October 31, 2019


Halloween is a holiday celebrated each year on October 31, and Halloween
2019 occurs on Thursday, October 31. The tradition originated with the
ancient Celtic festival of Samhain , when people would light bonfires and wear
costumes to ward off ghosts. In the eighth century, Pope Gregory III
designated November 1 as a time to honor all saints. Soon, All Saints Day
incorporated some of the traditions of Samhain. The evening before was
known as All Hallows Eve, and later Halloween. Over time, Halloween evolved
into a day of activities like trick-or-treating, carving jack-o-lanterns, festive
gatherings, putting on costumes and eating treats.


Ancient Origins of Halloween
Halloween’s origins date back to the ancient Celtic festival of Samhain
(pronounced sow-in). The Celts , who lived 2,000 years ago, mostly in the area
that is now Ireland, the United Kingdom and northern France, celebrated their
new year on November 1.

This day marked the end of summer and the harvest and the beginning of the
dark, cold winter, a time of year that was often associated with human death.
Celts believed that on the night before the new year, the boundary between
the worlds of the living and the dead became blurry. On the night of October
31 they celebrated Samhain, when it was believed that the ghosts of the dead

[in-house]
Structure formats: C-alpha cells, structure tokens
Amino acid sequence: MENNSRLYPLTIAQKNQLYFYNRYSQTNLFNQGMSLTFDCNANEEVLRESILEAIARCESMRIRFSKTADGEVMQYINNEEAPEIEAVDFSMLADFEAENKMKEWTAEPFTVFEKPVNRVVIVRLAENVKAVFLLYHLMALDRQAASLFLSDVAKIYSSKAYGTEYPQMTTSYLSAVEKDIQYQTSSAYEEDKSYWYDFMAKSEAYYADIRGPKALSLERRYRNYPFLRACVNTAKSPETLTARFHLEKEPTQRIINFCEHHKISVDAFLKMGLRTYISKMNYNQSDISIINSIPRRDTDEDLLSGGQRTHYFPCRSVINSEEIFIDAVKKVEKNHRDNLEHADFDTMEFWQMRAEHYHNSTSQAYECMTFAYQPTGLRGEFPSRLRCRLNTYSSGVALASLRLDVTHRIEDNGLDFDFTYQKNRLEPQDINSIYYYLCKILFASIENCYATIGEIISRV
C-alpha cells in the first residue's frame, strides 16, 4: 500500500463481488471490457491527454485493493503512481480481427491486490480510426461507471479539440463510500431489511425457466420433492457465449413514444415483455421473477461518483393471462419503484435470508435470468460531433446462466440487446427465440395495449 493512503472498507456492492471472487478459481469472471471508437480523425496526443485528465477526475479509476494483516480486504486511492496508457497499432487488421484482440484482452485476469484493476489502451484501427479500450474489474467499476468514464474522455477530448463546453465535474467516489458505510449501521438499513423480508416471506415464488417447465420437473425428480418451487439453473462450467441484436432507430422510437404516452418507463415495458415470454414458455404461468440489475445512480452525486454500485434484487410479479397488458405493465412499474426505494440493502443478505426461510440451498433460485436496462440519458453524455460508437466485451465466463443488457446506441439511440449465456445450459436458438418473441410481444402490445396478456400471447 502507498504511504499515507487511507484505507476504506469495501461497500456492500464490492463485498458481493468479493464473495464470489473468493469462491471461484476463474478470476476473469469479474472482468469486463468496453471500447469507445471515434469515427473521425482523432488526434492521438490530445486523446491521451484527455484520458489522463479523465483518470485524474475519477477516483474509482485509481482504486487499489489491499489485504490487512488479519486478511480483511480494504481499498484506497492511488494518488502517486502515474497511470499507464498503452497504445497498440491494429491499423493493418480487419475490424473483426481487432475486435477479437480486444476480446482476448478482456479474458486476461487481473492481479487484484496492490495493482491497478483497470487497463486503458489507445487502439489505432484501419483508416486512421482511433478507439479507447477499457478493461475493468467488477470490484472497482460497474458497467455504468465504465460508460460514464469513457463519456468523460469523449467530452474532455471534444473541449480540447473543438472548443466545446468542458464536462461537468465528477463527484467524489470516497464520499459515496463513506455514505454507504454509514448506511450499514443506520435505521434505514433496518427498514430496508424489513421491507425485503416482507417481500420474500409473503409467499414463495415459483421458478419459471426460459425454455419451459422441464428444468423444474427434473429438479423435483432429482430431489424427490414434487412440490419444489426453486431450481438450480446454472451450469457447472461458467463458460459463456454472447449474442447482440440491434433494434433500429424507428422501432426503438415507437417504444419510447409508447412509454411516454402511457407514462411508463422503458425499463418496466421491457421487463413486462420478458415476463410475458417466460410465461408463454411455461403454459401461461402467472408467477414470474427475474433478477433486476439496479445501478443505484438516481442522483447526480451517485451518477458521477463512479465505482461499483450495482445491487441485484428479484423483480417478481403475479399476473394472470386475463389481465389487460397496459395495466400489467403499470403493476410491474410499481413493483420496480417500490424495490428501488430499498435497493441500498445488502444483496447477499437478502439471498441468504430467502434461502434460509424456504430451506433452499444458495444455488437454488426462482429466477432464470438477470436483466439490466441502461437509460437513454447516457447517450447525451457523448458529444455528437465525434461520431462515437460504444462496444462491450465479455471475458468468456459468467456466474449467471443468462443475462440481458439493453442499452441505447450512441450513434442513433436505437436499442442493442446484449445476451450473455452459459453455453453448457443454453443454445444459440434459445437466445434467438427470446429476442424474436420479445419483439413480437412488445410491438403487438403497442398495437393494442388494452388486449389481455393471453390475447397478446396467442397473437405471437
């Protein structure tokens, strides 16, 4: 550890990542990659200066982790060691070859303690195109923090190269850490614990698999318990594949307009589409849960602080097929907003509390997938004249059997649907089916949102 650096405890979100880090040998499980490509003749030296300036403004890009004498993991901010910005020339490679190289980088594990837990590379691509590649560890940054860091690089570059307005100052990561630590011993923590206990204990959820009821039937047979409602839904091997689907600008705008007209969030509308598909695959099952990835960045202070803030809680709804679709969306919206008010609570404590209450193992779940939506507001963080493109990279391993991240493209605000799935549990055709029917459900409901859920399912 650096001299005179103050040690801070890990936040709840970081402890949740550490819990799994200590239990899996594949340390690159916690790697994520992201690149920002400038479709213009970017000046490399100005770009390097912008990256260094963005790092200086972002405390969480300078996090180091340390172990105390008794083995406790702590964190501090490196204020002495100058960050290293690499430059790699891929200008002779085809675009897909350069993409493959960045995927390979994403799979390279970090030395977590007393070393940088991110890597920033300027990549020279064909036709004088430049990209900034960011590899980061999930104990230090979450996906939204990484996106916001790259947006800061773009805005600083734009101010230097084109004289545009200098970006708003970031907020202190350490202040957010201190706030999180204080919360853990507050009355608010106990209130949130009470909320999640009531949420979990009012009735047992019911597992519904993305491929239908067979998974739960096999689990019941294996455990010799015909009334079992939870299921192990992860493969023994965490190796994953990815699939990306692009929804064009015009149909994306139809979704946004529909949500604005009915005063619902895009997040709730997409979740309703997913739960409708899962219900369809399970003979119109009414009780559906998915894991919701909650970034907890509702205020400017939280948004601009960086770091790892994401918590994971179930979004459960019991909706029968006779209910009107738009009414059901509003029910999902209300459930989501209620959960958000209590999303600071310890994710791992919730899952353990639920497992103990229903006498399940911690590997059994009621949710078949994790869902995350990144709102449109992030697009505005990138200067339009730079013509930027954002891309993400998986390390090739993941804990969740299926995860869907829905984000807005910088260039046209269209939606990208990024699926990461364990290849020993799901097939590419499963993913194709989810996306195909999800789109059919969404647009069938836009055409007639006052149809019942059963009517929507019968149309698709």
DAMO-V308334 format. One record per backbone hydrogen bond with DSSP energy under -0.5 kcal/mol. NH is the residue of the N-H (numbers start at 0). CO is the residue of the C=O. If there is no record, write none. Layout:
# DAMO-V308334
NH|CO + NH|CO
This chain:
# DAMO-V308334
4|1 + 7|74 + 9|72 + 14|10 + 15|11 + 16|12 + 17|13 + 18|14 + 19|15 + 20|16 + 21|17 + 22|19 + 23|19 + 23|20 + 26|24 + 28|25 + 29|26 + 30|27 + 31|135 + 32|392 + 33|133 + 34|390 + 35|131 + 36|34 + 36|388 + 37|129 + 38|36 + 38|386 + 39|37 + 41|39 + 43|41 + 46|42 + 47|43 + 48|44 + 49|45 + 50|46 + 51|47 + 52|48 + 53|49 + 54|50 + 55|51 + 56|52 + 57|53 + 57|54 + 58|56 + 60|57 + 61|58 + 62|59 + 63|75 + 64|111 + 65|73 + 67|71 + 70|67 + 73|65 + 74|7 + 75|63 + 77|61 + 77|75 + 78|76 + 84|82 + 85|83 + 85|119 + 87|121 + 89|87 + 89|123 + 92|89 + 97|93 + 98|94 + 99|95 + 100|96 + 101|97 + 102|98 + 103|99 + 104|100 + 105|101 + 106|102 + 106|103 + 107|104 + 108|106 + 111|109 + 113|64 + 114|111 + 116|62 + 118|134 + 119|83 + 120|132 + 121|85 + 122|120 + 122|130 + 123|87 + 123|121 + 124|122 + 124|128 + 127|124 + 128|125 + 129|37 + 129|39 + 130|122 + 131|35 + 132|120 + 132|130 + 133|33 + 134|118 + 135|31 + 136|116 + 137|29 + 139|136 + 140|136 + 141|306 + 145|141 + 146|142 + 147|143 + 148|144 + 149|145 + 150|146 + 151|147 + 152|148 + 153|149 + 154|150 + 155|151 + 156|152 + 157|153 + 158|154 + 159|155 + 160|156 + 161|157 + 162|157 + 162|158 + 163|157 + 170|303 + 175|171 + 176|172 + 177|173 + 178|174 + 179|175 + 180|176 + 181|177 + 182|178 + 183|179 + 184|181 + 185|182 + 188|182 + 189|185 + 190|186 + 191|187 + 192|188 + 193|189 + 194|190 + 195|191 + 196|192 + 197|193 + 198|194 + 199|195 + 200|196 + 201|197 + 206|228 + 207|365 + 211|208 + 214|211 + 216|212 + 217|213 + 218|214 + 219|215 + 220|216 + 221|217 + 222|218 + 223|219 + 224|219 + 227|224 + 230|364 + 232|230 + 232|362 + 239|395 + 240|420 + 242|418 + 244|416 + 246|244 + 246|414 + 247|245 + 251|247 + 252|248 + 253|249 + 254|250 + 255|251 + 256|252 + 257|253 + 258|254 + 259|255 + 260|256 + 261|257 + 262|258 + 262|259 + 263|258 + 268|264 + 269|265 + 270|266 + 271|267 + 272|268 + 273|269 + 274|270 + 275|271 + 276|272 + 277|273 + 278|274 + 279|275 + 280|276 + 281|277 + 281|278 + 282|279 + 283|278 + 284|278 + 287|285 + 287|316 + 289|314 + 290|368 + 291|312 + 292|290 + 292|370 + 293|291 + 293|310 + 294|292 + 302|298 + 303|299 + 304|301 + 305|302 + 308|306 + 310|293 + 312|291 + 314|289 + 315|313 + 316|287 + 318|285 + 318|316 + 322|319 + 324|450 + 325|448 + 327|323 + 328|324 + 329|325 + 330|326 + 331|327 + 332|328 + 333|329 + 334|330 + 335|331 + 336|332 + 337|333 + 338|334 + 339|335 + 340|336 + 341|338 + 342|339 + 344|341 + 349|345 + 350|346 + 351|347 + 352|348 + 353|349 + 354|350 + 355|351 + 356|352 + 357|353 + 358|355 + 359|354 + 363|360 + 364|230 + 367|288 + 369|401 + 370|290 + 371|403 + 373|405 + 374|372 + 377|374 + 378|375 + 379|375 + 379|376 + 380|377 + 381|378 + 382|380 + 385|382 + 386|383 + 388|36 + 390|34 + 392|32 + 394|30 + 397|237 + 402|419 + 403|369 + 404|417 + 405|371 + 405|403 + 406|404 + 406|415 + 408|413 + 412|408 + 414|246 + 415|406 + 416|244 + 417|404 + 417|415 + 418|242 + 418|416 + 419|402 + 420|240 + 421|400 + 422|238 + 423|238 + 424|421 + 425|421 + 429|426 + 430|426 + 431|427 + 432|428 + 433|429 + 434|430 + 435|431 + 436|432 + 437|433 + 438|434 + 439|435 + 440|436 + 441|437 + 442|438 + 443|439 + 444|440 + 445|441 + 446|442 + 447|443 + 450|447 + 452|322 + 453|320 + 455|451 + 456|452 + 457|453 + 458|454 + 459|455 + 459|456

returned to earth.

In addition to causing trouble and damaging crops, Celts thought that the
presence of the otherworldly spirits made it easier for the Druids, or Celtic
priests, to make predictions about the future. For a people entirely dependent
on the volatile natural world, these prophecies were an important source of
comfort during the long, dark winter.
For the event, Druids built huge sacred bonfires, where the people gathered to
burn crops and animals as sacrifices to the Celtic deities. During the
celebration, the Celts wore costumes, typically consisting of animal heads and
skins, and attempted to tell each other’s fortunes.

When the celebration was over, they re-lit the fires in their homes, which they
had extinguished earlier that evening, from the sacred bonfire to help protect
them during the coming winter.
By 43 A.D., the Roman Empire had conquered the majority of Celtic territory.
In the course of the 400 years that they ruled the Celtic lands, two festivals of
Roman origin were combined with the traditional Celtic celebration of
The first was Feralia, a day in late October when the Romans traditionally